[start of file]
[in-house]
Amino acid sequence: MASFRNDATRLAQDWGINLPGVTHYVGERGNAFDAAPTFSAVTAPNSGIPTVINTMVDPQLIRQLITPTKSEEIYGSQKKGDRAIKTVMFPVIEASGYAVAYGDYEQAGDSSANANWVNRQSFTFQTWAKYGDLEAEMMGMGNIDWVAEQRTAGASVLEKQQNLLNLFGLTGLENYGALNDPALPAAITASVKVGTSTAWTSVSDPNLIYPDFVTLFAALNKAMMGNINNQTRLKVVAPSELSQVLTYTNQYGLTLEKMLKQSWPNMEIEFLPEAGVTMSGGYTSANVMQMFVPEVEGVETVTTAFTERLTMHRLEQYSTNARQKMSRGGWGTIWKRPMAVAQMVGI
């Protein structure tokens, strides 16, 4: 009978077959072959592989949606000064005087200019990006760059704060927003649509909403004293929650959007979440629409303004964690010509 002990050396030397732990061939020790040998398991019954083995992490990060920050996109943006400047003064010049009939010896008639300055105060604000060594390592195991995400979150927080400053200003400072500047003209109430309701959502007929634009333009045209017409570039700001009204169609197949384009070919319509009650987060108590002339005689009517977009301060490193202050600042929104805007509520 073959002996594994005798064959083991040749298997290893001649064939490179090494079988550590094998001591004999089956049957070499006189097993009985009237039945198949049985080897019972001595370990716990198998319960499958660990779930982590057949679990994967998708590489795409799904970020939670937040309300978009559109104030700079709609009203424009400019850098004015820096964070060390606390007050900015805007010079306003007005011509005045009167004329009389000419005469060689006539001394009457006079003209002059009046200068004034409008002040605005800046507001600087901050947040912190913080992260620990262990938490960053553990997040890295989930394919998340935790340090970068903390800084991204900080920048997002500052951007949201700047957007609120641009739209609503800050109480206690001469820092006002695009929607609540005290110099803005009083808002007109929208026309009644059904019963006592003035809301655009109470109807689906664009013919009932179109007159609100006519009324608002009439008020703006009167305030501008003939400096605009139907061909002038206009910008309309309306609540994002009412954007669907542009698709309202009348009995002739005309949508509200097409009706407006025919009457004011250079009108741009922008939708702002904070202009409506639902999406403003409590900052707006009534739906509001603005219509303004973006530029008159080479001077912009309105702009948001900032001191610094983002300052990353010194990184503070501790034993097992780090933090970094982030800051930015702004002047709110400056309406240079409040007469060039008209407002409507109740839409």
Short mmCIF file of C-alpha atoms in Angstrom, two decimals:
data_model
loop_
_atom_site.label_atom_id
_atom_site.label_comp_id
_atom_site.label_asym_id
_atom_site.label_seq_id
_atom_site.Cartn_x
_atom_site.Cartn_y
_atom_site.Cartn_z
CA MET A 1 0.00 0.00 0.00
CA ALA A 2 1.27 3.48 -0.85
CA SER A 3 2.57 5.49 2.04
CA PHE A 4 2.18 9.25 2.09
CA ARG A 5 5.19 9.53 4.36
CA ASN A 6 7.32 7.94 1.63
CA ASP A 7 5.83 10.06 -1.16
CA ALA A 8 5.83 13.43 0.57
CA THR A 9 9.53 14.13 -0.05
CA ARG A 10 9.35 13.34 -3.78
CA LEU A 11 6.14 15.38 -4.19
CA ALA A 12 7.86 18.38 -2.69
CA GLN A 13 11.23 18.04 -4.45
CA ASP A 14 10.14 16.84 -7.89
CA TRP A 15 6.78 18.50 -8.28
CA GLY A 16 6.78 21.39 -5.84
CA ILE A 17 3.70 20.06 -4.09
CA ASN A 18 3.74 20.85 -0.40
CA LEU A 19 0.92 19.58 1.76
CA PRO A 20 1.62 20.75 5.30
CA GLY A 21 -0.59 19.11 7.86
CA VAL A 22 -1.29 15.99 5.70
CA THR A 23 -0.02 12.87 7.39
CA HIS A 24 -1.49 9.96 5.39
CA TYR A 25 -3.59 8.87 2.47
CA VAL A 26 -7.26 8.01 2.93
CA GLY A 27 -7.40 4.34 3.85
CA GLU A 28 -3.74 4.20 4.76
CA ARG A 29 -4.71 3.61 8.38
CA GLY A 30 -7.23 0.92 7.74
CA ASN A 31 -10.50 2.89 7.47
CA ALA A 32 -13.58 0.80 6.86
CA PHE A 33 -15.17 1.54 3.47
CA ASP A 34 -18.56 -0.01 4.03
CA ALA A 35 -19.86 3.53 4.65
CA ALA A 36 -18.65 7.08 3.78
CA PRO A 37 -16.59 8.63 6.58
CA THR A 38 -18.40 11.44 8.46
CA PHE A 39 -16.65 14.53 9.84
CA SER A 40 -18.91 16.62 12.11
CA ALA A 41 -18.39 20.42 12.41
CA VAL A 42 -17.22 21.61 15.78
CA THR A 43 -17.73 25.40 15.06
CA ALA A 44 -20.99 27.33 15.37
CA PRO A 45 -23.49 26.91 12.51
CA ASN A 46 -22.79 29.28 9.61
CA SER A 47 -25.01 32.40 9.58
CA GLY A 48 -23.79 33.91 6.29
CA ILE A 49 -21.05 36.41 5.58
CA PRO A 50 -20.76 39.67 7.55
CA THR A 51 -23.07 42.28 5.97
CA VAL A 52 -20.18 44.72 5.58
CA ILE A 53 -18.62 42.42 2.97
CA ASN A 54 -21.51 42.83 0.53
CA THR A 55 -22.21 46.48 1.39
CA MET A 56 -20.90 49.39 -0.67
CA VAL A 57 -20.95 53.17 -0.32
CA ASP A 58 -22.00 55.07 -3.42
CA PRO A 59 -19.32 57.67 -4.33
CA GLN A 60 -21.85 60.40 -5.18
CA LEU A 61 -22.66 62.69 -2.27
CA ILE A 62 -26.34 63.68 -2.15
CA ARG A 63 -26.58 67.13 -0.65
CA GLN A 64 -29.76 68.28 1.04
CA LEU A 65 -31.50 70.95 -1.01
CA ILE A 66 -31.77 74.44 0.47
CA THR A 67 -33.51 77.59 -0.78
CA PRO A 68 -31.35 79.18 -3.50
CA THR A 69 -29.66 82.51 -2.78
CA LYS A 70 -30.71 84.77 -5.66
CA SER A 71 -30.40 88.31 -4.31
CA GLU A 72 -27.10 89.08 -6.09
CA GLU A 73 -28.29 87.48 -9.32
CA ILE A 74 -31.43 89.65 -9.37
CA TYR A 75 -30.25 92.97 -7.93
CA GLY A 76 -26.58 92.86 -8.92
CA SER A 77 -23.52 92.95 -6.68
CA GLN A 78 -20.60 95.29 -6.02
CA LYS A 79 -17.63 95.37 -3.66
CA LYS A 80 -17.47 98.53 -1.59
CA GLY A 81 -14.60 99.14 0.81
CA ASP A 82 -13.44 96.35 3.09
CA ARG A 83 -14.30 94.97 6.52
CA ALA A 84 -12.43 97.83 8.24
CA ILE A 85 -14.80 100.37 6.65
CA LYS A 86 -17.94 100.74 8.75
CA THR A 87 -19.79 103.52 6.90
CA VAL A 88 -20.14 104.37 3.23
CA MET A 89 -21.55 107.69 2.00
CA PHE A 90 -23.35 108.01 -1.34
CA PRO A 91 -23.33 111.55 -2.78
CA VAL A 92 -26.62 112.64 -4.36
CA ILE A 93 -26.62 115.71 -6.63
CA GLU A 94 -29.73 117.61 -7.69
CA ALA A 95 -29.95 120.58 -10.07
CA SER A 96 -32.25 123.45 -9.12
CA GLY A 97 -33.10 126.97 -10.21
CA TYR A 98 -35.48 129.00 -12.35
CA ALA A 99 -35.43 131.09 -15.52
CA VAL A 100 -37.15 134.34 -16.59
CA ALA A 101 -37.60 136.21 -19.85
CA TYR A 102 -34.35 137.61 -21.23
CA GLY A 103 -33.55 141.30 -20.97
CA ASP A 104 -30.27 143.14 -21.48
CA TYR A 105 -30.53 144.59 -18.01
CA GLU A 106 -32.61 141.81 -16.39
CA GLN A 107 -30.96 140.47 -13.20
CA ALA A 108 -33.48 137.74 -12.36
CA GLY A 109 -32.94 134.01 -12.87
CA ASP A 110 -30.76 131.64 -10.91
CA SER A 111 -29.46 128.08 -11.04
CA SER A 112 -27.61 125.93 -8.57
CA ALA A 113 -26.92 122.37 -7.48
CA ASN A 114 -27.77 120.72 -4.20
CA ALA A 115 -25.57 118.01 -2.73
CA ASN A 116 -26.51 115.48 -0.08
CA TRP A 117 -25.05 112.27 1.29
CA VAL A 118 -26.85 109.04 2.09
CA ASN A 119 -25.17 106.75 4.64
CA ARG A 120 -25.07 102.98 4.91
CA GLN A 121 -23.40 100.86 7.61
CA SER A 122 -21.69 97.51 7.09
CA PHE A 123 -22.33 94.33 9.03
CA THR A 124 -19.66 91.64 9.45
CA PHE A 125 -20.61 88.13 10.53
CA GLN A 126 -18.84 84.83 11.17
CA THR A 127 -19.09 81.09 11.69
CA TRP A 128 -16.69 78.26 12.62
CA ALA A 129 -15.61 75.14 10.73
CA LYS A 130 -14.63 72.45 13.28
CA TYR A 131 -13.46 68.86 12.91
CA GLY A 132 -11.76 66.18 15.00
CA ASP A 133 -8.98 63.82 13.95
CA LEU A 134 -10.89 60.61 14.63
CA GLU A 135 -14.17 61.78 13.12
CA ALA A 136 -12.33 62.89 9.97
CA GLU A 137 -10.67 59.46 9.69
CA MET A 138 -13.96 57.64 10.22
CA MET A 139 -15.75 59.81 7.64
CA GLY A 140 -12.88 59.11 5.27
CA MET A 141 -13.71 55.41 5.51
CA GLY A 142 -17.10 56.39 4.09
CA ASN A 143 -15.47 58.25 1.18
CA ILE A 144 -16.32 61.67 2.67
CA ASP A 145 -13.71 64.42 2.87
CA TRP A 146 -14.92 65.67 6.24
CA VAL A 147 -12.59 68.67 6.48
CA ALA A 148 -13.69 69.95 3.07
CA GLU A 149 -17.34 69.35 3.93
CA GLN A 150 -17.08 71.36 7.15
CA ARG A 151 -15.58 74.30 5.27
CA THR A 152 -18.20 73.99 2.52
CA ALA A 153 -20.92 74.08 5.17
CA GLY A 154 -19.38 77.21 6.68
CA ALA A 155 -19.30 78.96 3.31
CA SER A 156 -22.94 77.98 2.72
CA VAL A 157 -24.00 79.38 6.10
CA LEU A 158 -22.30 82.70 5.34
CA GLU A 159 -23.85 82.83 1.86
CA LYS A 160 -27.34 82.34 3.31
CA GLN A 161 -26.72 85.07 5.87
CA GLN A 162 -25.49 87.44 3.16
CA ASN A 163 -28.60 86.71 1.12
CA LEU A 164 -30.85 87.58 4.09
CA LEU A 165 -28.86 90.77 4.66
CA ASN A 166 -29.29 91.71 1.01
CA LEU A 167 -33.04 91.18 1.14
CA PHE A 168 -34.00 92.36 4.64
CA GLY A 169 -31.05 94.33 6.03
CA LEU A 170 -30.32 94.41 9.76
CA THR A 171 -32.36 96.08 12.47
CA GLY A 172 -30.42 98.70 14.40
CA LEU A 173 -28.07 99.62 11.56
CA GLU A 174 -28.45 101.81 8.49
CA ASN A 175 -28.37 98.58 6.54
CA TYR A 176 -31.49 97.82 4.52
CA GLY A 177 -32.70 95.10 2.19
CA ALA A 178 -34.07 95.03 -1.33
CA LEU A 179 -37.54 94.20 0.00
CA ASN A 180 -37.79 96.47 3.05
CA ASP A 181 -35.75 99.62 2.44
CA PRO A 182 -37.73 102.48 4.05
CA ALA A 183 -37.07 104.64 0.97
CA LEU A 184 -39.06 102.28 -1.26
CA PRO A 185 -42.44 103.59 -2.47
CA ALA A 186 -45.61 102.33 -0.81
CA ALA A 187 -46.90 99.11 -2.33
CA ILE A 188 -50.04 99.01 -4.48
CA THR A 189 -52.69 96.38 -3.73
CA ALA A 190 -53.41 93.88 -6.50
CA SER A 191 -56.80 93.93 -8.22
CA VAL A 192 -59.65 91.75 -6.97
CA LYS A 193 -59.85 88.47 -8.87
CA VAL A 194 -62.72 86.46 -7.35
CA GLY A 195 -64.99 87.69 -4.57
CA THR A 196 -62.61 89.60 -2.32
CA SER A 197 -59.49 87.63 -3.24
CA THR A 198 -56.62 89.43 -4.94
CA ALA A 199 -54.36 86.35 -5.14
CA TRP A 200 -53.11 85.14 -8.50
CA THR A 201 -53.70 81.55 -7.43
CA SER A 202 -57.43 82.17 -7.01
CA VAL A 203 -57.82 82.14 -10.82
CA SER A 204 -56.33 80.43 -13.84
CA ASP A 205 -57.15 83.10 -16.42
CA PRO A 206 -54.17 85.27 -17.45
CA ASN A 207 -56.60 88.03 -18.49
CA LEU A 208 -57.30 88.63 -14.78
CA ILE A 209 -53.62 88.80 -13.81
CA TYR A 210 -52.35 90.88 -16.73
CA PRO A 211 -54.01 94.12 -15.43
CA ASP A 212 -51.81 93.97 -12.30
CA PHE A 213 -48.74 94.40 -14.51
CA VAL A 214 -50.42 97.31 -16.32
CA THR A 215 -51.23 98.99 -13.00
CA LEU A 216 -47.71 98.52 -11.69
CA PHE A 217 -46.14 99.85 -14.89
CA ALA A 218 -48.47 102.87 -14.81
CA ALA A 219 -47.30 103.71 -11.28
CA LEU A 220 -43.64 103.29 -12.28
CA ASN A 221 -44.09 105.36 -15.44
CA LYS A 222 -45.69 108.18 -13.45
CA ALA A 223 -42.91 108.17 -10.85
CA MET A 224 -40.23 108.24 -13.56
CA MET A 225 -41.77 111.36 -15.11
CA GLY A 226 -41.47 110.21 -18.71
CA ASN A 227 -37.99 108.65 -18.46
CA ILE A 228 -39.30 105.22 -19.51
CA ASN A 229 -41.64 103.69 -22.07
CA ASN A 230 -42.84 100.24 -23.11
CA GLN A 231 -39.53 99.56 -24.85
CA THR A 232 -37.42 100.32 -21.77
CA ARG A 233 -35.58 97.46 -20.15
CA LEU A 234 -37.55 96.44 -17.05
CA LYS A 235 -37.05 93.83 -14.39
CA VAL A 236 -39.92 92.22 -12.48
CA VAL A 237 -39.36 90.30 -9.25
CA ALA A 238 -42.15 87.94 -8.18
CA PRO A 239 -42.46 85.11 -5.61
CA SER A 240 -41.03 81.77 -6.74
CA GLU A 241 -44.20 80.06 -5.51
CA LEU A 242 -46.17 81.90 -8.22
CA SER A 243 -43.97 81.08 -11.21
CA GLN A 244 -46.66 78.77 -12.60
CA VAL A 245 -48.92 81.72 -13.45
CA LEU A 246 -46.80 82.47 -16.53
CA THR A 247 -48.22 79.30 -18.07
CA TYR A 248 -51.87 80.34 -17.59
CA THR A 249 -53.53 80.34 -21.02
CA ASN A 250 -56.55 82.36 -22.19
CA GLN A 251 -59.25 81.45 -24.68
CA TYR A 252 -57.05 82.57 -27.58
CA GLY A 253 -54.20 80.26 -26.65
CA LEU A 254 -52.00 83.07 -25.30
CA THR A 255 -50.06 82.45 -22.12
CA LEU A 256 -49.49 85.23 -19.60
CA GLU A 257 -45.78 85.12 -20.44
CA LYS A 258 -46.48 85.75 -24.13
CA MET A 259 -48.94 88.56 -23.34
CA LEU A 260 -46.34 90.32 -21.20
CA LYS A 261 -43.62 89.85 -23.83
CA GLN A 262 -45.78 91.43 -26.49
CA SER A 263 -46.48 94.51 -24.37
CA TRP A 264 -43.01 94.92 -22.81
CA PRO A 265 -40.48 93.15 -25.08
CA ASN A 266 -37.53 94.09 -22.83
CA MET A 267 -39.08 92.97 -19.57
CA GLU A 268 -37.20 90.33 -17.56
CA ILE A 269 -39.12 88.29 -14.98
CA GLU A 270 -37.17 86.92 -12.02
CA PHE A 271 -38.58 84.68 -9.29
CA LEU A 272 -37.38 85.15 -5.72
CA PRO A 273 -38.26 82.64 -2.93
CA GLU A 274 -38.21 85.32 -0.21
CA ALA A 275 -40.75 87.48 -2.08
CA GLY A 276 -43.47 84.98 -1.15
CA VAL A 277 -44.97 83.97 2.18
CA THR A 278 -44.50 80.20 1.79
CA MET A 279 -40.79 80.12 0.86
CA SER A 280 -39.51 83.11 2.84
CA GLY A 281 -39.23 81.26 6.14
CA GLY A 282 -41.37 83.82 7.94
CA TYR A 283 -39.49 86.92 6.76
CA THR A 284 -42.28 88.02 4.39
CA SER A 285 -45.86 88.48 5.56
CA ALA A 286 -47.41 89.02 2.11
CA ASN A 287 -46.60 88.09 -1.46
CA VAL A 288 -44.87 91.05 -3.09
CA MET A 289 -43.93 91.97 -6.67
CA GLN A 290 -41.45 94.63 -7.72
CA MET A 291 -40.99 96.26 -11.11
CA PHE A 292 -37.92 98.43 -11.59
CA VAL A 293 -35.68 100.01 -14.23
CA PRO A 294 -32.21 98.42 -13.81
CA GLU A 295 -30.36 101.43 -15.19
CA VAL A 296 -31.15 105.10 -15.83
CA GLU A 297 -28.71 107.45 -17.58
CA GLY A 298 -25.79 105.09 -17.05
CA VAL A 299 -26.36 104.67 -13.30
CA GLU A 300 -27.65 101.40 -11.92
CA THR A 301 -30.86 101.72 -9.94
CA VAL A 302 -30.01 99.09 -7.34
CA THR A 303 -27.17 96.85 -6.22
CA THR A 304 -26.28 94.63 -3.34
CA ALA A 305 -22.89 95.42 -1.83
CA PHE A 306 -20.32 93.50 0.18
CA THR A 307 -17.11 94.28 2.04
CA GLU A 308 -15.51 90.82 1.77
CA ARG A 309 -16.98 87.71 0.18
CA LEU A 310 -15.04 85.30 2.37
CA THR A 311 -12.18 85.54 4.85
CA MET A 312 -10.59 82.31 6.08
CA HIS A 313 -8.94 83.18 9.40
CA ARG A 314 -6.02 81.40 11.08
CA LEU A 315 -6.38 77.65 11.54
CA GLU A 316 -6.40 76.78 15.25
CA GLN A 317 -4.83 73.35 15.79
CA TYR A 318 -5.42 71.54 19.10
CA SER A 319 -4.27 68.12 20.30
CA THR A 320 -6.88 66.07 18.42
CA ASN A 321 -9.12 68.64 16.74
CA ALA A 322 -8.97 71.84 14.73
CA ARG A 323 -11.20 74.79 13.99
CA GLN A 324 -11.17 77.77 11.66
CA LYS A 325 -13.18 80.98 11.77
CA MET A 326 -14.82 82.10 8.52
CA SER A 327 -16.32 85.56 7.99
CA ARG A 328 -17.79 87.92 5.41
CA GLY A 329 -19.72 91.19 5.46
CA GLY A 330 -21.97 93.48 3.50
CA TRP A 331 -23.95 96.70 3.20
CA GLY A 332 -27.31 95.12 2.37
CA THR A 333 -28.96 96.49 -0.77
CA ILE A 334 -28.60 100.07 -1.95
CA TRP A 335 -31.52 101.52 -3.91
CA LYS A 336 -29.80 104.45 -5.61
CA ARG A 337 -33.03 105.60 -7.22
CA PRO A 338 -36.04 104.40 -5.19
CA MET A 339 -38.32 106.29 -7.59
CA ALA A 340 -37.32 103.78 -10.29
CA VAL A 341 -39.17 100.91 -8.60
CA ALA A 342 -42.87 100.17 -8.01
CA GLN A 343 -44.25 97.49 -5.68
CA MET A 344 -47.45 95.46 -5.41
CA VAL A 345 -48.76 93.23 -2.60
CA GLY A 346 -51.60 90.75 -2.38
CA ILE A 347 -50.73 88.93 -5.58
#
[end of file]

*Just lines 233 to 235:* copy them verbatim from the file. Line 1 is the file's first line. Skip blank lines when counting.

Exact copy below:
CA LEU A 220 -43.64 103.29 -12.28
CA ASN A 221 -44.09 105.36 -15.44
CA LYS A 222 -45.69 108.18 -13.45